Cincinnati Pride 2007 – the parade goes by
Finally, a moment to reflect on this past weekend. This is going to be long (and terribly disorganized).
If you’d rather just see the photos, I didn’t take many – but there’s a small gallery here (with some choice shots for sure).
I like Pride. It’s one of the rare times when you can be in a public crowd that probably didn’t vote to take away anyone’s rights. You might think that sounds silly, but voting statistics suggest more than half of the people in my state think gay folk should not have the same rights afforded to others.
Back in 2004, Cincinnati Pride had a large call to action to repeal Article 12 (an amendment to a Cincinnati ordinance that allowed no protection for those discriminated against because of their sexual orientation). That year it was repealed (though the margin should have been much larger).
This year we’re out of the election cycle, so there wasn’t too much ballyhoo from candidates. And maybe it was because the weather was absolutely spectacular, but this Pride seemed free of those heavy weights. It was joyous and fun. Then again, I didn’t catch too much of the festivities as we worked it under the tent selling shirts.
And we saw a lot of smiles.
Folks would walk by and see the big type and break out in a grin. Then they’d get in closer and see some of the details of our work, strike up a conversation, maybe they’d buy something, maybe not. It was all good.
But this is not just about wearing your heart on your sleeve. It’s something bigger and I’m still trying to get my arms around it. Maybe I need to examine that heavy weight.
LAURENCE AND MOVEMENTS
When I first met a fine character by the name of Laurence H. Scott he was 68 years old and welcomed me into his Ann Arbor home for dinner. While his partner created a delicious meal, I toured the house and all the artifacts from their life together. They stood at the front of the lines through gay liberation in the late 60’s and into the next decades.
A button on the fridge lodged in my mind. I’ve mocked it up to the best of my memory over there to the right. It struck me for its simplicity and I perhaps wondered at the time, in my fledgling delicate nature – did I have the gumption to wear that on my lapel?
Laurence passed on in 2005 and man I wish I could have spent more time with him. I would have asked him if he ever felt like his work was done. I’d imagine he would have said no. He witnessed the backsliding—how acceptance for all stripes of orientation was whittled away.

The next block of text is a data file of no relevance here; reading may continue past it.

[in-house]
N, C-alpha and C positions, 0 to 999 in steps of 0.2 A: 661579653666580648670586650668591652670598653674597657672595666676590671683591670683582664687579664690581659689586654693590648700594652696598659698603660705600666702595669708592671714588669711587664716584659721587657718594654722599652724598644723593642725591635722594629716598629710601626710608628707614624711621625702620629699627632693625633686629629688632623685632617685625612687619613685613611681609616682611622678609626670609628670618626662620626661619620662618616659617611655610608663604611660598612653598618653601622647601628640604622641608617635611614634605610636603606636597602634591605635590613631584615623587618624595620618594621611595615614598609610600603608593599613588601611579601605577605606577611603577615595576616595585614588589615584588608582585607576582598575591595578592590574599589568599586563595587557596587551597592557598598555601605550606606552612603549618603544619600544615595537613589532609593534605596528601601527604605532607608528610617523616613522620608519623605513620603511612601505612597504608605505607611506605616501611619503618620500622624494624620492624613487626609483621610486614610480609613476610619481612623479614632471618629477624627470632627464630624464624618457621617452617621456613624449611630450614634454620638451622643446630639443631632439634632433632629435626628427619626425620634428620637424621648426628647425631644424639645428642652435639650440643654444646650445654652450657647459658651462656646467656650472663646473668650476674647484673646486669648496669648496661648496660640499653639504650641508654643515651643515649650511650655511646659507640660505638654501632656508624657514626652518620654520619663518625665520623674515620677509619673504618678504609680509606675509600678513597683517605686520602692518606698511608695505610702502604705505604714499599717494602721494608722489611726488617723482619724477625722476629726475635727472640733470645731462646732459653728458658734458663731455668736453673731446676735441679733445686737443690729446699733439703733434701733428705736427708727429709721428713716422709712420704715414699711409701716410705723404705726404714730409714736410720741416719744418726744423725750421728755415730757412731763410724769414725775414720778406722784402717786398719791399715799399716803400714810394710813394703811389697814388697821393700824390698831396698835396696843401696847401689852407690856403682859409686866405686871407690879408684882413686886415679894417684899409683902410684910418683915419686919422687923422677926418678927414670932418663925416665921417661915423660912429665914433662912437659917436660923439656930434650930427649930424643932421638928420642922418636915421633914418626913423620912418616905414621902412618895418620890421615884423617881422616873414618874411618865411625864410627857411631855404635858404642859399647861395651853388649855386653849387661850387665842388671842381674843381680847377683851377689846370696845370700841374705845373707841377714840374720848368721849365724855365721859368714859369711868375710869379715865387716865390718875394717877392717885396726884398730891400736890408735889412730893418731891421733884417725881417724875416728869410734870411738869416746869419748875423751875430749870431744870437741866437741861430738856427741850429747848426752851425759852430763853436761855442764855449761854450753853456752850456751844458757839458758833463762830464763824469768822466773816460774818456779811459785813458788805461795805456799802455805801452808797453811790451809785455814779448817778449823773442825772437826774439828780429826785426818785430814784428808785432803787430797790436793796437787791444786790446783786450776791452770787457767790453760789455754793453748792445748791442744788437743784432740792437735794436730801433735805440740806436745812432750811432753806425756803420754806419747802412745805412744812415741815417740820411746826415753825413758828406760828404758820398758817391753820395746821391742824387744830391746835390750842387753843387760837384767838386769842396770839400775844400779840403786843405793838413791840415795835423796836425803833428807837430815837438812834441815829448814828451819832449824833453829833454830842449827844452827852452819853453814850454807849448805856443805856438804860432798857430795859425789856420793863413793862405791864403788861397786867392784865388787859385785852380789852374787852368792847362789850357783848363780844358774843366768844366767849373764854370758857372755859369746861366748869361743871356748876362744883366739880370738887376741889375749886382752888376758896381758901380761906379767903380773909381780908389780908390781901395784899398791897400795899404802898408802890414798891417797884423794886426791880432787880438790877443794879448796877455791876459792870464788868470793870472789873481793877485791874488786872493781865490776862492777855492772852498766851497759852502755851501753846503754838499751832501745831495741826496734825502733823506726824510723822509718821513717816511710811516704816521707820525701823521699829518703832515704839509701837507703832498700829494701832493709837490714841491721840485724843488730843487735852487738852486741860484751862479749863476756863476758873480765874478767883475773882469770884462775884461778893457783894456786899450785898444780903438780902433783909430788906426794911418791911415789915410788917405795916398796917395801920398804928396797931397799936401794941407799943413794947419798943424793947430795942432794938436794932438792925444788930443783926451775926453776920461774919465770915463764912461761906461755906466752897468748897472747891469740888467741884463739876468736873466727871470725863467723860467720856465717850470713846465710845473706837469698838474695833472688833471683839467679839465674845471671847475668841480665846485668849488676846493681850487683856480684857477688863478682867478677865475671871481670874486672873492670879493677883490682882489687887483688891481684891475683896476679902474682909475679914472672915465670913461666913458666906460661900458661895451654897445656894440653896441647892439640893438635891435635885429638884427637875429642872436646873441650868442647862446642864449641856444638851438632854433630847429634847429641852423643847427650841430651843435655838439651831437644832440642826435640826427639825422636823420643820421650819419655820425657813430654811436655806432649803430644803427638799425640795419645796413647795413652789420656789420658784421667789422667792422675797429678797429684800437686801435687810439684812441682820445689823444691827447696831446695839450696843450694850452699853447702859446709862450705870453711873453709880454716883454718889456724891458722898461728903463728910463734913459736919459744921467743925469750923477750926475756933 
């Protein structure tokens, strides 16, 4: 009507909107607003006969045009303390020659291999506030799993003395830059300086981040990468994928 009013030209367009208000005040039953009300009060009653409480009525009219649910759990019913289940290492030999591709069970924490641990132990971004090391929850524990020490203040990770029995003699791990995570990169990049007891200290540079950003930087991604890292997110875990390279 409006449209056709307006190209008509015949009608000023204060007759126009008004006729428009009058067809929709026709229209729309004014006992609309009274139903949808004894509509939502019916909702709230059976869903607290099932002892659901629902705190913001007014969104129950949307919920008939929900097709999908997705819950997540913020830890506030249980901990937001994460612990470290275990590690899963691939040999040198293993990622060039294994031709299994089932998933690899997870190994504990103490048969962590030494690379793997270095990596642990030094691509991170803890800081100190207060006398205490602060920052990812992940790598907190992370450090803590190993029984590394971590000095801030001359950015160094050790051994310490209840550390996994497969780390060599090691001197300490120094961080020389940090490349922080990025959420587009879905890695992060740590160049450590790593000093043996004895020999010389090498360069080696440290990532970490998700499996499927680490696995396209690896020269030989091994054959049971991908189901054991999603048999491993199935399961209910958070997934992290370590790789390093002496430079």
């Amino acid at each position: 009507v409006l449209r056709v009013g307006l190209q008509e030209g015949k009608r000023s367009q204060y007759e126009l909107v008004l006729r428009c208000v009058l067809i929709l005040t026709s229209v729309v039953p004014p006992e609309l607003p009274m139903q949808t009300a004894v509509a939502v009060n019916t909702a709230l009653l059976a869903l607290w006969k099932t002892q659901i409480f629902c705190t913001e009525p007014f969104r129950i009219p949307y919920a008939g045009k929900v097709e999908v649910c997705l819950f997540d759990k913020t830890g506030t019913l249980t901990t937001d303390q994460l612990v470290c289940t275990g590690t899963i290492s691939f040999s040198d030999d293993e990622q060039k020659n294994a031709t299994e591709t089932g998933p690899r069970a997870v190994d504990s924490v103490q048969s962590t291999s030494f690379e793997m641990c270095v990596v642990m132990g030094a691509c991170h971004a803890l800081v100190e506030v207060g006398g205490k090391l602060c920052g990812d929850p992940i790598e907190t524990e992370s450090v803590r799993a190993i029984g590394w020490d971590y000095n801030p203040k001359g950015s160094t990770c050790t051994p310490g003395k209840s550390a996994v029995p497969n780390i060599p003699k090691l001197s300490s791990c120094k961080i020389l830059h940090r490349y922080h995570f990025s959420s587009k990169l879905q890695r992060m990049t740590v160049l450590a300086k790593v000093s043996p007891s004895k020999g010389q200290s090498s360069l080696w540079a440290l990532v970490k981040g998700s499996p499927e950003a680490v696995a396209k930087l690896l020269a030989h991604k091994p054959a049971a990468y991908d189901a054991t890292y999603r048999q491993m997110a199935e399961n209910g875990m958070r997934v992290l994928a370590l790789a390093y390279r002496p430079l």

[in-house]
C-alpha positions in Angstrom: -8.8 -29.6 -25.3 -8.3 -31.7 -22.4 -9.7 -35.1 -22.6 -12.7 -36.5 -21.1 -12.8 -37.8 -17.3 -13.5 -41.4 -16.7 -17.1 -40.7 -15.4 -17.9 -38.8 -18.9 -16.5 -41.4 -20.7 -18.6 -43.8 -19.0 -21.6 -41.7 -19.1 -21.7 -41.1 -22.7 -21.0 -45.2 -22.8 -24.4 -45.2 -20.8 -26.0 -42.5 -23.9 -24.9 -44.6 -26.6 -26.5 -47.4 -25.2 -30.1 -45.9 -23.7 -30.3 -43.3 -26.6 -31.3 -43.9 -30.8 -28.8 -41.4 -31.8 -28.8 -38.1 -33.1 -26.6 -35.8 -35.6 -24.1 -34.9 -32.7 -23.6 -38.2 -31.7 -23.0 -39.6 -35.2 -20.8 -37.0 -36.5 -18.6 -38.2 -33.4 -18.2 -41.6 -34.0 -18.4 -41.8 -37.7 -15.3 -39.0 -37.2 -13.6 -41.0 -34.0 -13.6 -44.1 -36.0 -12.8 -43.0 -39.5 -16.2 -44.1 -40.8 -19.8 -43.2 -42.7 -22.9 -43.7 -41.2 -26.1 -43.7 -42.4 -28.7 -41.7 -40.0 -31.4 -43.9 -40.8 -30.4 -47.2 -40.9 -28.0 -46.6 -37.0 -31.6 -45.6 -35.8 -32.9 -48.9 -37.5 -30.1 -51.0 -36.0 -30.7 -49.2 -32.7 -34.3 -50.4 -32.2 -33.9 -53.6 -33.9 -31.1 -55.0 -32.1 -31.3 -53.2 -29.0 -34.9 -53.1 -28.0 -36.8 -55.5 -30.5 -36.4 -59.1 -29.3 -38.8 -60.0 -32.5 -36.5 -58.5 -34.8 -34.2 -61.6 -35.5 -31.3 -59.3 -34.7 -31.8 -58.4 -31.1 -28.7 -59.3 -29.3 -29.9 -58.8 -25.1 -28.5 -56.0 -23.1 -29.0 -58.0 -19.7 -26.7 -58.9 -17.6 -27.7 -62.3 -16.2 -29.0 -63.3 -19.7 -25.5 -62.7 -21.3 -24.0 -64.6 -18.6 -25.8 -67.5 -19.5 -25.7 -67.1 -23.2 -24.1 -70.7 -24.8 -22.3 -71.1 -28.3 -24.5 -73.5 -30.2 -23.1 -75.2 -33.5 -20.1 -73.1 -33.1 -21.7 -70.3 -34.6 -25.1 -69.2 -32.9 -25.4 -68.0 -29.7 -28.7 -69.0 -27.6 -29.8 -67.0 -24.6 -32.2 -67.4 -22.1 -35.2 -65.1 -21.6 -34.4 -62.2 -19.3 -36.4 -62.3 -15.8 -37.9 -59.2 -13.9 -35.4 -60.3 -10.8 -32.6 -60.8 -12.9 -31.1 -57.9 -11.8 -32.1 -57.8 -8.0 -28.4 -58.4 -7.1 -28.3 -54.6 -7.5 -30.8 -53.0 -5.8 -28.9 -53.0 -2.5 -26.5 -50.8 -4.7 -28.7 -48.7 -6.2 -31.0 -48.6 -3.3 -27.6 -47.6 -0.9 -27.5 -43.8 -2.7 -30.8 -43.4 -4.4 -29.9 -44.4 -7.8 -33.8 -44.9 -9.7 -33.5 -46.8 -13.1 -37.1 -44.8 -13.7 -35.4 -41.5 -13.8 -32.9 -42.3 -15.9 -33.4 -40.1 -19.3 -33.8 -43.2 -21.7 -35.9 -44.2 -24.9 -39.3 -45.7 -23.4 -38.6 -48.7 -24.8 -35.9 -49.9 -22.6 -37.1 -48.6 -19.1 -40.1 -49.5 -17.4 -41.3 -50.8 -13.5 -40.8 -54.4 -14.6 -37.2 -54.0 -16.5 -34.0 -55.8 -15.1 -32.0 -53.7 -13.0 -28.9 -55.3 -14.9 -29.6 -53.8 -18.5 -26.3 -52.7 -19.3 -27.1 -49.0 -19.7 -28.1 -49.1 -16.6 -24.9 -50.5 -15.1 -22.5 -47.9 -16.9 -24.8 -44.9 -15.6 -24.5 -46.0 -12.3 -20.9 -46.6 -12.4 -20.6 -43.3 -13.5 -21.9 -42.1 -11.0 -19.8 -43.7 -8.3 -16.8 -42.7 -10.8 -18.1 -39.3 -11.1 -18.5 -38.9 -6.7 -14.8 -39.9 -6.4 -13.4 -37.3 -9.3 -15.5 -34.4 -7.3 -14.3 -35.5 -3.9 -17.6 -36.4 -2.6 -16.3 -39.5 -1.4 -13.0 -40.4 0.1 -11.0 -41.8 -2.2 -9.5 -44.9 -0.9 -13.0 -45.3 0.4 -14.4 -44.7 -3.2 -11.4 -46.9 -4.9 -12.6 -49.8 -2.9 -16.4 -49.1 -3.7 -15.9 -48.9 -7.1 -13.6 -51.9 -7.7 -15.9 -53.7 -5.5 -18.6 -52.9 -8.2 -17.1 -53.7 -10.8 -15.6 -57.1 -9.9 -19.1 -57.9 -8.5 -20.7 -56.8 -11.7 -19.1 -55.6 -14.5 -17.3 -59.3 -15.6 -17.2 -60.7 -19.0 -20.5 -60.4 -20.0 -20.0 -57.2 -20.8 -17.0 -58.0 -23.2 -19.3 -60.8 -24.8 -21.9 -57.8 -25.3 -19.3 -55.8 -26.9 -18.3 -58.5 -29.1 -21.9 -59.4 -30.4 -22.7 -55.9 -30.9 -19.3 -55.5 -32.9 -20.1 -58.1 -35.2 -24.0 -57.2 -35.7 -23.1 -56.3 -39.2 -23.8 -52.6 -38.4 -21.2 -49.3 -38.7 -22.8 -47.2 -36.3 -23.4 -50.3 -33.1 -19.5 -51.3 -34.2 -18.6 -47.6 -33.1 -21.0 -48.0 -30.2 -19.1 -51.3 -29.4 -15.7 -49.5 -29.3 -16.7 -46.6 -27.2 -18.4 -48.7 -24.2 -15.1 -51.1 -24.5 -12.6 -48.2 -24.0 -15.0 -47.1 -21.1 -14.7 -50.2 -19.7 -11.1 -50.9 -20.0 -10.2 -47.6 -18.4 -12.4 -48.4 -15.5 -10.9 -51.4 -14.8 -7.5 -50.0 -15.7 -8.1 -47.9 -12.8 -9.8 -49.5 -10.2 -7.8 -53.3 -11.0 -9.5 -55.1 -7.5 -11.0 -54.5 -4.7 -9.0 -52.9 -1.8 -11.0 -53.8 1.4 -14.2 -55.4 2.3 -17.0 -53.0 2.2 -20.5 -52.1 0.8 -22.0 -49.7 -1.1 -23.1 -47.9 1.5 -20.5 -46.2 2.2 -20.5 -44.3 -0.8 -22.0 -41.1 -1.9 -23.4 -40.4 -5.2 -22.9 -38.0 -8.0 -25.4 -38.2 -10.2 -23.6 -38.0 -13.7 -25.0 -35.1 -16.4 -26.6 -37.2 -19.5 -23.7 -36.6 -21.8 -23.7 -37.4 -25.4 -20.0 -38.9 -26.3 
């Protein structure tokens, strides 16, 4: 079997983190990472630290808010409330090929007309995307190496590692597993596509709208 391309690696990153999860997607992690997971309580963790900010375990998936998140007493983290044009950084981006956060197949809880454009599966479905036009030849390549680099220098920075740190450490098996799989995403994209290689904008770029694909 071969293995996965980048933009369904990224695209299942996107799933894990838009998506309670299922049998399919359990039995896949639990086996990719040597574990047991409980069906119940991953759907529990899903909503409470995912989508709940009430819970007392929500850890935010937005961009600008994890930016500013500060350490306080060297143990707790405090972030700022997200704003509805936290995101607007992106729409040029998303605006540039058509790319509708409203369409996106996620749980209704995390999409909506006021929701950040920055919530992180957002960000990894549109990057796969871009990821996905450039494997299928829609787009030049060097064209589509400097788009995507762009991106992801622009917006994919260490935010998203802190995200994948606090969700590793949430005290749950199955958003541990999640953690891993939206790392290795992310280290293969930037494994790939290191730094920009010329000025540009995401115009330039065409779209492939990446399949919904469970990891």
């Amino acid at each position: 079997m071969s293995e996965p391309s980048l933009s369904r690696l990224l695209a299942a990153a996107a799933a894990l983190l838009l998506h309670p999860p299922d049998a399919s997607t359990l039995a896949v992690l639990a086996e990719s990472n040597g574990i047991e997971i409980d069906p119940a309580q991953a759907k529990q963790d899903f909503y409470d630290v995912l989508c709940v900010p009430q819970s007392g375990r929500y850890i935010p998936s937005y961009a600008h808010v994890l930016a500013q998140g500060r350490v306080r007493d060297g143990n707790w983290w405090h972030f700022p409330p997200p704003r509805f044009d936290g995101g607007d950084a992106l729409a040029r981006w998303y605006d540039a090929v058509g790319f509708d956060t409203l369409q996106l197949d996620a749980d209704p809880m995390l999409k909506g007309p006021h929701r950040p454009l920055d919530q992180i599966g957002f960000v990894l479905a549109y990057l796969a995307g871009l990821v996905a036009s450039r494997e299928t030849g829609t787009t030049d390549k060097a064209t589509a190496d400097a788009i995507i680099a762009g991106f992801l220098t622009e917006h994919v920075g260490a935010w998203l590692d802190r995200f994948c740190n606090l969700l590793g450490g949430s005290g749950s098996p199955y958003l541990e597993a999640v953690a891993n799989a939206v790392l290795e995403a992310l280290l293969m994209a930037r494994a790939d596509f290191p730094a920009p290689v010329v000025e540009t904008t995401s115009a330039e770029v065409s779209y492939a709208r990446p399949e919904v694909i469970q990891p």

Maybe it was AIDS that gave rise to the ignorance and hatred. Maybe it was the release of Viagra that empowered flaccid self-proclaimed heterosexual males with political clout some confidence to point fingers and shun.
I’m reaching, but the hate – it happened. It’s still happening.
So yeah. It was good to see some smiles this weekend.
THE LADY ON THE SCOOTER
While Wendy and I broke down the tent that evening, and I was coming back from a trip packing up our cars, she asked me if I saw the lady on the motorcycle who just rode through the park. I could see her bright orange shirt some 30 yards away. I waved my arms.
Her face brightened in that distance and she rode back to our spot. “I just wanted you to see how good my new shirt looks” and I asked to make a photo.
It was a perfect ending to the long day.
But the one of the most moving experiences wasn’t mine.
After it was all over, I sat at home with Dan and had a beer, recalling the good bits while muscles pleasantly ached. He asked me if I ever went into the confessional tent. No, I hadn’t, even though he prodded me to break away and go many times throughout the day.
Since I didn’t, he felt it was okay to share what went down.
It wasn’t a typical confessional booth, like I said it was a tent. He told me it was nice inside – gauzy draperies and a comfortable height. Candles lit. A woman sat opposite him and said (consider it with error as this is a game of telephone):
This is not a confessional for you, it is a confession for me.
I want to confess that, as a Christian, I know that you have been hurt by society and Christians in general, and I just want you to know that God loves you and I love you, and I’m sorry.
I just wanted to apologize for all of the wrongs that have been committed against you.
Dan, who grew up in a Catholic family, wiped away tears and asked why she was doing this.
I grew up in a conservative Baptist family that taught me certain people weren’t deserving of love.
It took a long time to realize that these people were wrong.
She’s been doing this for three Prides so far, and it’s a part of the process to heal some of the harm that’s been done.
Now I’m not one to pick apart anyone’s beliefs (unless it affects me). To hear this, even second hand, was moving.
A movement in the right direction.
3 responses to “pride, shirts, and movement”
Extraordinary. What a fantastic and necessary addition to Pride Weekend…
(Delurking, hi) Nice post, Chris. This struck me especially:
I like Pride. It’s one of the rare times when you can be in a public crowd that probably didn’t vote to take away anyone’s rights. You might think that sounds silly, but…
Doesn’t sound silly at all. We all need safe spaces. I was at the March for Women’s Lives in D.C. in 2004, and I’ve never felt like that before or since. It was just exactly right, a sea of people (1 million), happy, beautiful, kind. If only it could be every day.
Thanks for a really great post. I have always been someone who believes in the equality of everyone, regardless of any defining criteria. To be honest, I used to get suckered in by the ridiculous language of the “marriage defining” state amendments.
Until I got married.
That’s is when I formed a concrete opinion on Gay Marriage. If I was allowed to have such a ceremony of happiness and togetherness that joined parts of my family that hadn’t been together in a dozen years, then everyone should be allowed to have the same experience.